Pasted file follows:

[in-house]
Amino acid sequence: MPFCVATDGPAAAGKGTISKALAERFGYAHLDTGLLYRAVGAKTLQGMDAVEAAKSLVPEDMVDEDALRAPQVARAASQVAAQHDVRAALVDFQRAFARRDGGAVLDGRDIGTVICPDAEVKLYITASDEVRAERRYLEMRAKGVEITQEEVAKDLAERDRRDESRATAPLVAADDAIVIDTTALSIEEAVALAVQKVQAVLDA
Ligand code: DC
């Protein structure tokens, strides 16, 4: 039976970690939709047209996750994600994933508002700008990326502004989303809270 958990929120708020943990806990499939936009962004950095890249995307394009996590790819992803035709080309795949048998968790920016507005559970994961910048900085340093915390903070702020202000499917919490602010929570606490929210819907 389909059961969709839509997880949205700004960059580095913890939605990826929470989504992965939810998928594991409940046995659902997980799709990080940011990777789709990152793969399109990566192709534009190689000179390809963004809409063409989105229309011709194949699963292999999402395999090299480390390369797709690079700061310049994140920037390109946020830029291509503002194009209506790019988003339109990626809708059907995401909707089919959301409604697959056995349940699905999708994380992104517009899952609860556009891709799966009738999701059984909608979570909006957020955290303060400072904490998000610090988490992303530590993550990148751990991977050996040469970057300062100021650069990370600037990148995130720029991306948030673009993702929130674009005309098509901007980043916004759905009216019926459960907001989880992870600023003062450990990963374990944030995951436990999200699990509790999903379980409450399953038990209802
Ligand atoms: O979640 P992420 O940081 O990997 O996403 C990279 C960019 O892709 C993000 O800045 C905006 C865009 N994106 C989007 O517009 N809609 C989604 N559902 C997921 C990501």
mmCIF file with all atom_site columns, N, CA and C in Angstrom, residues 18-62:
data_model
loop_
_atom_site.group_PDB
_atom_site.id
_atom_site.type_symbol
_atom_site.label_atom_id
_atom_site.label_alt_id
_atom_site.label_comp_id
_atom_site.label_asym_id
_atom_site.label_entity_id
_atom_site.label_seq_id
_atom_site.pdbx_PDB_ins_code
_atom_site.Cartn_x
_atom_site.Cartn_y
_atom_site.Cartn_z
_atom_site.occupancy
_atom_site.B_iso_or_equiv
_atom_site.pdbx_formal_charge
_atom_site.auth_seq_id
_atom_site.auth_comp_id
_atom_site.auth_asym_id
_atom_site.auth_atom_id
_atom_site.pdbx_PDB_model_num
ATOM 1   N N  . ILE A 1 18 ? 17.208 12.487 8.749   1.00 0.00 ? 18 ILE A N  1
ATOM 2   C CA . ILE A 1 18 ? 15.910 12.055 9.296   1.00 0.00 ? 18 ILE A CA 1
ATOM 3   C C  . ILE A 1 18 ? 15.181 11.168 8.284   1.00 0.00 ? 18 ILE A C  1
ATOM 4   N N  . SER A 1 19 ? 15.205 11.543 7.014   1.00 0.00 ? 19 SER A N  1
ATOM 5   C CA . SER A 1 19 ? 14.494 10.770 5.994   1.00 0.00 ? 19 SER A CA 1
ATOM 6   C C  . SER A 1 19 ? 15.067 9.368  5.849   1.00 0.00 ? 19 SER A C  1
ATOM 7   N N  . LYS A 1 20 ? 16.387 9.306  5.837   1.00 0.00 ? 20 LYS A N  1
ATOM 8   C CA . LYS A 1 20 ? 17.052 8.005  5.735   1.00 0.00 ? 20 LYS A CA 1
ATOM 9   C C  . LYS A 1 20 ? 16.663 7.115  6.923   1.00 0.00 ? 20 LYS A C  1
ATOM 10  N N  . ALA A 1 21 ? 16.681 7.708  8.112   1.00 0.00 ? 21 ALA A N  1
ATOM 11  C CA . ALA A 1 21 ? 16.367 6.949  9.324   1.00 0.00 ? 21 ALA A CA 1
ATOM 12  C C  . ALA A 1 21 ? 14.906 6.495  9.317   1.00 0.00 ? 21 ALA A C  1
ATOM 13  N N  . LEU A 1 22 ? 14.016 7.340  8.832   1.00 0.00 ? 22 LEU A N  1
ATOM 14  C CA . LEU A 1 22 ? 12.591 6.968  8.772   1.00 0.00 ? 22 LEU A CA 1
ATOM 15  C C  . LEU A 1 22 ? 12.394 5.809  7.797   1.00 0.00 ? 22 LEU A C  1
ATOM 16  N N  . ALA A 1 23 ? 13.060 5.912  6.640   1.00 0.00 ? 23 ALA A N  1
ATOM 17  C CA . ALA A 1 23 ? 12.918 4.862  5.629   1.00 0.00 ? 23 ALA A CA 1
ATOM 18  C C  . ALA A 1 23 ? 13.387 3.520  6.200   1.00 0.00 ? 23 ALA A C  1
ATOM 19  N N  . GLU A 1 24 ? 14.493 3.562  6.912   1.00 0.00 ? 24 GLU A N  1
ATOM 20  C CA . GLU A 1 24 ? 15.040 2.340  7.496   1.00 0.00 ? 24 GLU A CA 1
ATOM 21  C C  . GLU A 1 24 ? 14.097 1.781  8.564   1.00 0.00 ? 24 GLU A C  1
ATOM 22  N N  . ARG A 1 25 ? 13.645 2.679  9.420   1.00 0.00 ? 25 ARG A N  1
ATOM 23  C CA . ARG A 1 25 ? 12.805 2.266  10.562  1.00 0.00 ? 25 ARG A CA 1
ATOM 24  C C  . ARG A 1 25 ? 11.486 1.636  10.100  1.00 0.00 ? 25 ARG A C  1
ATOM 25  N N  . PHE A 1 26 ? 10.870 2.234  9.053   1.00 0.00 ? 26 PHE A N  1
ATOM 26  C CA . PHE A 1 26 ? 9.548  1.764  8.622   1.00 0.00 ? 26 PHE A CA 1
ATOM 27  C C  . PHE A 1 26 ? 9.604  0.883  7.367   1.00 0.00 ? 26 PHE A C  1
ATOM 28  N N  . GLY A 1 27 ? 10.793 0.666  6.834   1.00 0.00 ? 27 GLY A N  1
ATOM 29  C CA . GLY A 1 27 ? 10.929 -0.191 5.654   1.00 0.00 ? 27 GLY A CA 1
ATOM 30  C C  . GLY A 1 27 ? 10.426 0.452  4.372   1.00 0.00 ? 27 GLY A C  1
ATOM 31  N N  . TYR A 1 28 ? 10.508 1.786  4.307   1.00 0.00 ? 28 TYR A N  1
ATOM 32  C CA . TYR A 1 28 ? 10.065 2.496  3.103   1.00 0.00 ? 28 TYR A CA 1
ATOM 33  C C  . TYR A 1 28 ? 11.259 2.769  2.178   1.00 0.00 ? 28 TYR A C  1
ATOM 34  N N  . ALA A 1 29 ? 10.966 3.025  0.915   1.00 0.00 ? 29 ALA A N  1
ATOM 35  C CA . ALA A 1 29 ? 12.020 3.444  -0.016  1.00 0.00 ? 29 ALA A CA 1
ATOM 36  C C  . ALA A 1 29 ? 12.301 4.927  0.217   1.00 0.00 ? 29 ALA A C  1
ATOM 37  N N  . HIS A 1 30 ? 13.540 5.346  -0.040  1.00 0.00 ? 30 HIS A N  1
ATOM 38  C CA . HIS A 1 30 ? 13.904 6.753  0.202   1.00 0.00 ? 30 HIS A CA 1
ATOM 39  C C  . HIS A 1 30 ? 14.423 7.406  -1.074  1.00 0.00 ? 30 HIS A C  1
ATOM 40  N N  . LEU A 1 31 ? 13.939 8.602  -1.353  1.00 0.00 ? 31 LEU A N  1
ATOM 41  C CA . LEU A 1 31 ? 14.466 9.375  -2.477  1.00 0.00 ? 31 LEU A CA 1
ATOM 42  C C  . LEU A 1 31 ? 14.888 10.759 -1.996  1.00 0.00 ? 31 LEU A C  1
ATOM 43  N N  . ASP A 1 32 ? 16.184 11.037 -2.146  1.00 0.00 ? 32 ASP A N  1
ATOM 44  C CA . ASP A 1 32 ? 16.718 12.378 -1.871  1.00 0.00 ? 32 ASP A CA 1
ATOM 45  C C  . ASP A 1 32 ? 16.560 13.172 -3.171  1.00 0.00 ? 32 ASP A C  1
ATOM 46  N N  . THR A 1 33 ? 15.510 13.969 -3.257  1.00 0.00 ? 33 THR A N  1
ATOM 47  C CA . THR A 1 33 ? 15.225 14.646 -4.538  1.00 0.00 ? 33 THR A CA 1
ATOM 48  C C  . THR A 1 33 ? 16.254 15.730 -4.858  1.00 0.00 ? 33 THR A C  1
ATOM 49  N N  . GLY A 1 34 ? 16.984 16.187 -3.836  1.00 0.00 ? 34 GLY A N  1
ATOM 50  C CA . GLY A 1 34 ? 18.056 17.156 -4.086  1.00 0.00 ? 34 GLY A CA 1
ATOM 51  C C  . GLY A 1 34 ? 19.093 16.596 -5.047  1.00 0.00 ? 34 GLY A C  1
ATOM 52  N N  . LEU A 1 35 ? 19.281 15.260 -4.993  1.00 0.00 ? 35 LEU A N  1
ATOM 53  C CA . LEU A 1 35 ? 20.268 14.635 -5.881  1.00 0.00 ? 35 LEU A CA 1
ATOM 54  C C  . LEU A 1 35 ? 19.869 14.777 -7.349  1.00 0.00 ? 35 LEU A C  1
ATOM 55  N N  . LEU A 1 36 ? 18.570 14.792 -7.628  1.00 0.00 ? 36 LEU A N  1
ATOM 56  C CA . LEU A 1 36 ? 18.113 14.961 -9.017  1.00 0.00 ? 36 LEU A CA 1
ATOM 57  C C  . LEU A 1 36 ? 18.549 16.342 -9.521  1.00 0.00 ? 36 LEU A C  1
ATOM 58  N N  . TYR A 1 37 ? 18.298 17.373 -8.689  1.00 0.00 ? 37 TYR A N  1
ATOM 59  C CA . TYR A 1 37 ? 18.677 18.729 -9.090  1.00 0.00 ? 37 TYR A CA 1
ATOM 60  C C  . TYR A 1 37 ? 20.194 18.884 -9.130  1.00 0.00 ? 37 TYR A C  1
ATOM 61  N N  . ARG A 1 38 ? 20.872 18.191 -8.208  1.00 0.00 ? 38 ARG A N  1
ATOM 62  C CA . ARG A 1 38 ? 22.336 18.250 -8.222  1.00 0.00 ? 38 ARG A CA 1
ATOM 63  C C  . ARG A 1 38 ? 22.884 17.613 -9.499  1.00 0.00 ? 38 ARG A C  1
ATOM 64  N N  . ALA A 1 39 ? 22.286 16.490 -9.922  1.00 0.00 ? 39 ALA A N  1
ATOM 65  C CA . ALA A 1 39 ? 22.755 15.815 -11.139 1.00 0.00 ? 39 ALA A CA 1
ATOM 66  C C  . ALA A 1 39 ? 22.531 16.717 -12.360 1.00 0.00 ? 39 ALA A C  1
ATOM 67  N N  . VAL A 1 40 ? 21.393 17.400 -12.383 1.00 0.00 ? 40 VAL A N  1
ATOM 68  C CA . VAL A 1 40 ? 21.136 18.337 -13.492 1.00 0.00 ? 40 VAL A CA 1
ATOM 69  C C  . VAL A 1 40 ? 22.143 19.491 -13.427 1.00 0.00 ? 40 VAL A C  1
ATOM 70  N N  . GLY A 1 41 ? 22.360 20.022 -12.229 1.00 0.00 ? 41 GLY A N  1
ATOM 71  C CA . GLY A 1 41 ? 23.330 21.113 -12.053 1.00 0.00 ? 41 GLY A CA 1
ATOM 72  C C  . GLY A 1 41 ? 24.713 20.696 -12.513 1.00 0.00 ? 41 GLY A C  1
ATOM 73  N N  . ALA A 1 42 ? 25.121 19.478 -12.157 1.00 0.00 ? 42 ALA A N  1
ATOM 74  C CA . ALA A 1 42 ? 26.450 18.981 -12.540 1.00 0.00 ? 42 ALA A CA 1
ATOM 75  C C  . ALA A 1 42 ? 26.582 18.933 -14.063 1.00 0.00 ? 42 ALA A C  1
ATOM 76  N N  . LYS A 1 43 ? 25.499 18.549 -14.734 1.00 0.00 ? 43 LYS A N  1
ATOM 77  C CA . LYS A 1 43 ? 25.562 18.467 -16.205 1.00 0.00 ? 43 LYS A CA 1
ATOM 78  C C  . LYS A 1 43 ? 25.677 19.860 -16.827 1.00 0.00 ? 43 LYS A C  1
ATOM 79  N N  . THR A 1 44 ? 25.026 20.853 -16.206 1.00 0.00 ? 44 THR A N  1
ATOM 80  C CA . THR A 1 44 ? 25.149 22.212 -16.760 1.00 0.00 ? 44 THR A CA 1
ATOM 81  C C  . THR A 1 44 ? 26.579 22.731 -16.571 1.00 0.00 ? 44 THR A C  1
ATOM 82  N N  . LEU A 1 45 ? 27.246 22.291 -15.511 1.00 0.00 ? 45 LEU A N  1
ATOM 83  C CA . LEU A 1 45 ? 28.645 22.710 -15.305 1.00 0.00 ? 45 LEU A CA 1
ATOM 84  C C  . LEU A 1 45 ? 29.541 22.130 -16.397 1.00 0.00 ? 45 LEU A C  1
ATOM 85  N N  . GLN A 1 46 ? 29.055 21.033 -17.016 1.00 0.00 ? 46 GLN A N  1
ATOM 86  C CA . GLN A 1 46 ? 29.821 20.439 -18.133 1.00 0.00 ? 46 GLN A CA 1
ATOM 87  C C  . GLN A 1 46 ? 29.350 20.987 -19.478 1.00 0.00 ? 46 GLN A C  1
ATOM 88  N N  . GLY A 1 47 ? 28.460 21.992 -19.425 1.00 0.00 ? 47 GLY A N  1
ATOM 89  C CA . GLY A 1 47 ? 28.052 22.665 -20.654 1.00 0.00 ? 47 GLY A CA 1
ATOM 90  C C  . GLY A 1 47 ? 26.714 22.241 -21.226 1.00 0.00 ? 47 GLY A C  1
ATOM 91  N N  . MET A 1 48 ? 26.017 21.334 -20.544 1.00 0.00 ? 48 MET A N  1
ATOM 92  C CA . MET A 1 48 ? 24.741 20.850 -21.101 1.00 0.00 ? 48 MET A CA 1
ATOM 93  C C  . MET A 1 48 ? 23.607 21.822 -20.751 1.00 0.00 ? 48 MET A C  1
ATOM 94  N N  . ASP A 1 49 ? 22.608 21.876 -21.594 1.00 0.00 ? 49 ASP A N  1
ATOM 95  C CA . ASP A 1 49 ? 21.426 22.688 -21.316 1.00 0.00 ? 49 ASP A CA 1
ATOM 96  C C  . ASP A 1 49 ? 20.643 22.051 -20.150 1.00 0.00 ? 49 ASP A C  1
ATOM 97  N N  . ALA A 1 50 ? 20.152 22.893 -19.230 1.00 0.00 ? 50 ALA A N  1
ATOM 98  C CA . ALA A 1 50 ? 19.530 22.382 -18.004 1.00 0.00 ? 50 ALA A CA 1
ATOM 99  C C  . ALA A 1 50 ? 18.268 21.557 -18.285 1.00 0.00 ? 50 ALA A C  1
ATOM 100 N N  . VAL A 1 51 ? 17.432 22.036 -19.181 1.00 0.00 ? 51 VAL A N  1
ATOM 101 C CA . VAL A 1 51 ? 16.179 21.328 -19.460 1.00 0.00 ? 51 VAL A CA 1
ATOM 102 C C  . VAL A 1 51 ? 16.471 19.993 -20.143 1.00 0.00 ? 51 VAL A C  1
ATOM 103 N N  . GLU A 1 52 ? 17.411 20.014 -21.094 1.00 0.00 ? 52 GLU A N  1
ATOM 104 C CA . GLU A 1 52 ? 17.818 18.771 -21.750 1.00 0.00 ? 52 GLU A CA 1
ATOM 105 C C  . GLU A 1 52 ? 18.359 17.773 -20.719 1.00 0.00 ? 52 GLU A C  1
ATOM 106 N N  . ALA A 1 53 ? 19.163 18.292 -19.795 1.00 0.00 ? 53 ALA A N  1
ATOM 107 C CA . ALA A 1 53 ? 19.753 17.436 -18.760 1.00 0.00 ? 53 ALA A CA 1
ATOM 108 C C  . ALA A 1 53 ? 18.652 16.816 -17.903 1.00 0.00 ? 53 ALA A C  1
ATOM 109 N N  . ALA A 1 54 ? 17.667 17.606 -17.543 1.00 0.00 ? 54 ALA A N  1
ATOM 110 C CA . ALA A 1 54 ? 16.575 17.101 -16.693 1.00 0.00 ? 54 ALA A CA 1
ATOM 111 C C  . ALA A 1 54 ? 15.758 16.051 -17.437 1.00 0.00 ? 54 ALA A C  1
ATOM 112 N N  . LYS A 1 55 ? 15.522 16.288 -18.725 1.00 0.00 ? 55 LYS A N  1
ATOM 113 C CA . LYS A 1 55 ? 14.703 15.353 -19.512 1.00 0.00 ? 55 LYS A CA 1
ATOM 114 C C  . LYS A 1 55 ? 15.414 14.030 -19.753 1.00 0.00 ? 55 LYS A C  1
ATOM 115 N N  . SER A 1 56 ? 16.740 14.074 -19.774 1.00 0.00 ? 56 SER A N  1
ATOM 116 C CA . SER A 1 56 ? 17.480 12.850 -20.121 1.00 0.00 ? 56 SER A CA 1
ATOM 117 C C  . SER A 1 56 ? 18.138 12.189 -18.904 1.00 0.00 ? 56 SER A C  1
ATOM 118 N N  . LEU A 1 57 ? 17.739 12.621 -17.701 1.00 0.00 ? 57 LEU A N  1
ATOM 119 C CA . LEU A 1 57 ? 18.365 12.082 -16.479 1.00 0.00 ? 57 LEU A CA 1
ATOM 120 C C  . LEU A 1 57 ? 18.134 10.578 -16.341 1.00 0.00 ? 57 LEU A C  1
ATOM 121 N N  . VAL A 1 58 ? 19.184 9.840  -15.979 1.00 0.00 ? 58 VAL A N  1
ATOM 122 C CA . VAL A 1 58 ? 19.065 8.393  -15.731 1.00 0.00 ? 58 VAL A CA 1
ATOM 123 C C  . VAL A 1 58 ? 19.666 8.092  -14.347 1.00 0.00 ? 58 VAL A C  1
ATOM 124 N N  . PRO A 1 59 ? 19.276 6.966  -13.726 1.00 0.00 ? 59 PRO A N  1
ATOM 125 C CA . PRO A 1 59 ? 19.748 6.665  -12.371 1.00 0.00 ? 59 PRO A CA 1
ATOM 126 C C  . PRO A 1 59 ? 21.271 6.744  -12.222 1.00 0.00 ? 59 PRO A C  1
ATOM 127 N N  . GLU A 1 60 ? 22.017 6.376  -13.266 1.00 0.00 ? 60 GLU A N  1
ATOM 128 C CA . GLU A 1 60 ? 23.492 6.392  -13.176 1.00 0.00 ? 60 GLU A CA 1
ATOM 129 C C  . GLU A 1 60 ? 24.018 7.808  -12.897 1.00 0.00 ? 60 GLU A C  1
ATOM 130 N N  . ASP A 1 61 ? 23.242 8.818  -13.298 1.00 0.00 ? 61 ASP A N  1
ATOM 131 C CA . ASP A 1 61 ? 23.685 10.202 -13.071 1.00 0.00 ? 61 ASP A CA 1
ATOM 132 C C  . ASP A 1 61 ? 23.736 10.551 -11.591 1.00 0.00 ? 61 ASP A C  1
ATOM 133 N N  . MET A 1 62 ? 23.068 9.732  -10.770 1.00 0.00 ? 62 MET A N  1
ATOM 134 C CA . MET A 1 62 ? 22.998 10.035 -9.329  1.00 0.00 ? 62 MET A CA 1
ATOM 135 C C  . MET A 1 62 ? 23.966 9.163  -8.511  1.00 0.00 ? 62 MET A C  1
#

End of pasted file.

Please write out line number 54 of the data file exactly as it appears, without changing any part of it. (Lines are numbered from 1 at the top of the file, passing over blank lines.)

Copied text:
ATOM 25  N N  . PHE A 1 26 ? 10.870 2.234  9.053   1.00 0.00 ? 26 PHE A N  1